Let us go to Hellespont. A narrow waterway in today’s Turkey that forms the boundary between Asia and Europe. The armies of Persia crossed it to conquer Greece. The armies of Greece crossed it to conquer Persia. Apostle Paul was called to cross it to conquer the Western Civilization for Christ. 

   In Acts chapter 16, we find the Apostle in the city of Troy, which features prominently in Homer’s Greek classics,  Iliad and Odyssey. God gave Paul a vision in which he saw a Macedonian urging Paul to come over to Macedonia. ‘Come over to Macedonia and help us’ (Acts 16:9). It was no accident that God wanted Paul to start in Macedonia, the birthplace of Alexander the Great. It was in the line of fulfillment of God’s prophecies concerning the Messiah. 

     Go back to the Great Statue Daniel saw in his vision. A rock came out and struck the statue on its feet and broke the iron, the bronze, the clay, the silver and the gold to pieces. The rock became a huge mountain. it grew and grew and filled the whole earth. Who is this rock? This rock is our Lord Jesus Christ. He will destroy the kingdoms of this world in his second coming. 

   Now, this does not mean Alexander had no role in the sovereign plan of God in human history. How did God use Alexander the Great? First of all, God used him as a rod in his hand to punish disobedient people. We saw that in the case of Philistines and Phoenicians as Alexander destroyed the great cities in Levant like Gaza and Tyre. 

   Secondly, the Greek culture propagated by Alexander also helped in the globalization of Biblical worldview. We call this Hellenization. 

   In 31 BC a famous battle took place at Actium, on the western coast of present-day Greece. This naval confrontation happened between the forces of Caesar Octavian on one side and Mark Antony and Cleopatra on the other. Octavian won this battle and became the first Roman emperor, as Caesar Augustus. Earlier we saw that Alexander the Great died in 323 BC. The period between 323 BC to 31 BC is known as Hellenistic Period.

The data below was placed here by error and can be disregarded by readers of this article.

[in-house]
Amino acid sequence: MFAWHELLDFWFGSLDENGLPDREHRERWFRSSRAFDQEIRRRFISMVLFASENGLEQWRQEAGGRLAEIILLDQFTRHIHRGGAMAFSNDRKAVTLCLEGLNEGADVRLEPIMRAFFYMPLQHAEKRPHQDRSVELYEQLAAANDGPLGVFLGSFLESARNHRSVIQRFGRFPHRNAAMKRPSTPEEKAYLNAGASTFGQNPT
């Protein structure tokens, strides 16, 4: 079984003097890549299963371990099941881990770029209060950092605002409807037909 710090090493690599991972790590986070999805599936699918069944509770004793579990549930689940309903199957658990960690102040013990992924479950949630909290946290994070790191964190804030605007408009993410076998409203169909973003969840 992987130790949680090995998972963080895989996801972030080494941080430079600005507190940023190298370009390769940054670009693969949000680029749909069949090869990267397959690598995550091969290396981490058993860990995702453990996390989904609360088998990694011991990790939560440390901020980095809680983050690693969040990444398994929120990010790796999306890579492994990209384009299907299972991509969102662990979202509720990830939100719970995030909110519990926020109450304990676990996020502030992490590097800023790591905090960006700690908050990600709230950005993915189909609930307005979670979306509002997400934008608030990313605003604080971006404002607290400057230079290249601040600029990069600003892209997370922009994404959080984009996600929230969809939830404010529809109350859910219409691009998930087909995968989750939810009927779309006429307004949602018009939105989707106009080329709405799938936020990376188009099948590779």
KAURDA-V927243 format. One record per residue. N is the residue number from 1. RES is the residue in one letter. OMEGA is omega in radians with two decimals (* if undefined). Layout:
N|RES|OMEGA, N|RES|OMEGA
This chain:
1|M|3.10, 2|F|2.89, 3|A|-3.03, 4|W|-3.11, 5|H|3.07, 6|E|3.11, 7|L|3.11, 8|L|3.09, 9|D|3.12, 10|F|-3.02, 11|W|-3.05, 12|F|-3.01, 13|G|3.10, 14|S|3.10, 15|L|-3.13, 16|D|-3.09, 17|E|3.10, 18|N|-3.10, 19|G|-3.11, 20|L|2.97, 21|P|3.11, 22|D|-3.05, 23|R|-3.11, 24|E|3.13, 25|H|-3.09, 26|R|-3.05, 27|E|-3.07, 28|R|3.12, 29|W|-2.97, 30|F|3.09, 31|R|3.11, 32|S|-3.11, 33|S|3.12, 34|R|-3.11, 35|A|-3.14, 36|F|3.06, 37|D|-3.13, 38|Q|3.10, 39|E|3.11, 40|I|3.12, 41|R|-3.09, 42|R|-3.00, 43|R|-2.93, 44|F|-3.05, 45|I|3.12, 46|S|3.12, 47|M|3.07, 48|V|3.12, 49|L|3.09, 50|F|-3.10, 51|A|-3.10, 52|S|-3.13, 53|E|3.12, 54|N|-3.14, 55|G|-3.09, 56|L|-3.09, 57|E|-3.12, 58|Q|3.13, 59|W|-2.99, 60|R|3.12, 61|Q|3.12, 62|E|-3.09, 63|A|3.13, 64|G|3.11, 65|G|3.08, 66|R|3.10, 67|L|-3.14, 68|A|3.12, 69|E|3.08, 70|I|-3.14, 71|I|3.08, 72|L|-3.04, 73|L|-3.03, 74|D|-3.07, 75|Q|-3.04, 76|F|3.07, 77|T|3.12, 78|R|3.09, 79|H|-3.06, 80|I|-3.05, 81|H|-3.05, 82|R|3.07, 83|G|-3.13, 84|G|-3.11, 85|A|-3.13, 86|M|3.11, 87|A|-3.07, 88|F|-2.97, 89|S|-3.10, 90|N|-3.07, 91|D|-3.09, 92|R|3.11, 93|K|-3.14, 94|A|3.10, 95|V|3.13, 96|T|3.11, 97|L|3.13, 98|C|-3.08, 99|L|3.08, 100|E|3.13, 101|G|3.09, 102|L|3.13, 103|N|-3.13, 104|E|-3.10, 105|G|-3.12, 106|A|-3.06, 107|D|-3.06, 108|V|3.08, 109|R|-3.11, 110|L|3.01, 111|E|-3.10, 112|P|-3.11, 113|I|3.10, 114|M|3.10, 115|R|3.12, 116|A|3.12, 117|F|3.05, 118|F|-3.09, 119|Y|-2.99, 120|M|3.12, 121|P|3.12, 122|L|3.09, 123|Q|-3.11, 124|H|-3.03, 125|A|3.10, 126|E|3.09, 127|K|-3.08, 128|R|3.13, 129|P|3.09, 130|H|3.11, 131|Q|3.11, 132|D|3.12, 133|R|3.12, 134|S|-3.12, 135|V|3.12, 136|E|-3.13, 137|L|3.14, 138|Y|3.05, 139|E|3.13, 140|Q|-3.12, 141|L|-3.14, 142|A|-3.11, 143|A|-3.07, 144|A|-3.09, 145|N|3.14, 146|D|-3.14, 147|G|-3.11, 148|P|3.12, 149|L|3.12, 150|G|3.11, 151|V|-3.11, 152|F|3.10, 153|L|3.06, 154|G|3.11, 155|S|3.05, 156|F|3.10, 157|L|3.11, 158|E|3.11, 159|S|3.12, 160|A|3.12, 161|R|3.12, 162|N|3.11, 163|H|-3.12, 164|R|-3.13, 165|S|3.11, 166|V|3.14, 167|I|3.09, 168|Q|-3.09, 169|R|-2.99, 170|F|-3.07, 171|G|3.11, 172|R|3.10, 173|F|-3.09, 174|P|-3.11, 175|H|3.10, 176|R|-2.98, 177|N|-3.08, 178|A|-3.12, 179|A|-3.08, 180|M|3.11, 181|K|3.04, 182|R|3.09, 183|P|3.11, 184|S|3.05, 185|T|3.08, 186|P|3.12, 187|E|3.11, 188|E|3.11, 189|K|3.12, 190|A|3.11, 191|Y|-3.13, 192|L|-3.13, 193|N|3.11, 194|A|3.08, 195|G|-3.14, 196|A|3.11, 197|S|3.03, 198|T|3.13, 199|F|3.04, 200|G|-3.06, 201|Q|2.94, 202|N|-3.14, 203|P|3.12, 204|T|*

It tremendously influenced our world. It also influenced Judaism and later Christianity. Alexander became a great part of Jewish eschatology. 

The Ptolemies, Maccabeans, King Herod and his building projects, His temple renovation in Jerusalem, the abomination of desolation, the Pharisees and Sadducees, the Dead Sea scrolls, the Aramaic language – they were all influenced by Greeks. 

 Alexandria – it appeals powerfully to our imagination – the city of lighthouse, the city of ancient wisdom, the city of Cleopatra, and the city of Septuagint. It was founded by Alexander in 331 BC. 

  In this famous city, the Old Testament was translated from Hebrew to Greek in the third century before Christ. We call it ‘Septuagint’. Some of its portions were found in the Dead Sea Scrolls. 

    When Lord Jesus Christ was in this world, Judea was a part of the larger Roman empire. Greek was the lingua franca of that empire. The early Christians spoke Greek. The entire New Testament was written in Greek. Alexander was discipled under Aristotle, the great Greek philosopher. His logic influenced Christian philosophers. Apostle Paul debated Greek philosophers in Athens as we read in Acts chapter 17. The Greeks asked profound questions about human existence, meaning and purpose. The Apostles pointed them to Christ: Jesus Christ is the answer to life’s most perplexing questions. 

    We can see Alexander as a forerunner to Jesus. We call John the Baptist as a voice in the wilderness preparing the way for the Lord. God used Alexander to prepare the way for the Lord Jesus. We see God’s sovereign hand in leading human history towards Christ. 

   In his first coming, he came on a donkey, so humble and gentle. In his second coming, he will come as a rock to crush the rebellious individuals and nations. Today, I hope you come to Christ, confess your sins, receive his forgiveness, and become a saved person. Thank you. 

Paul Kattupalli MD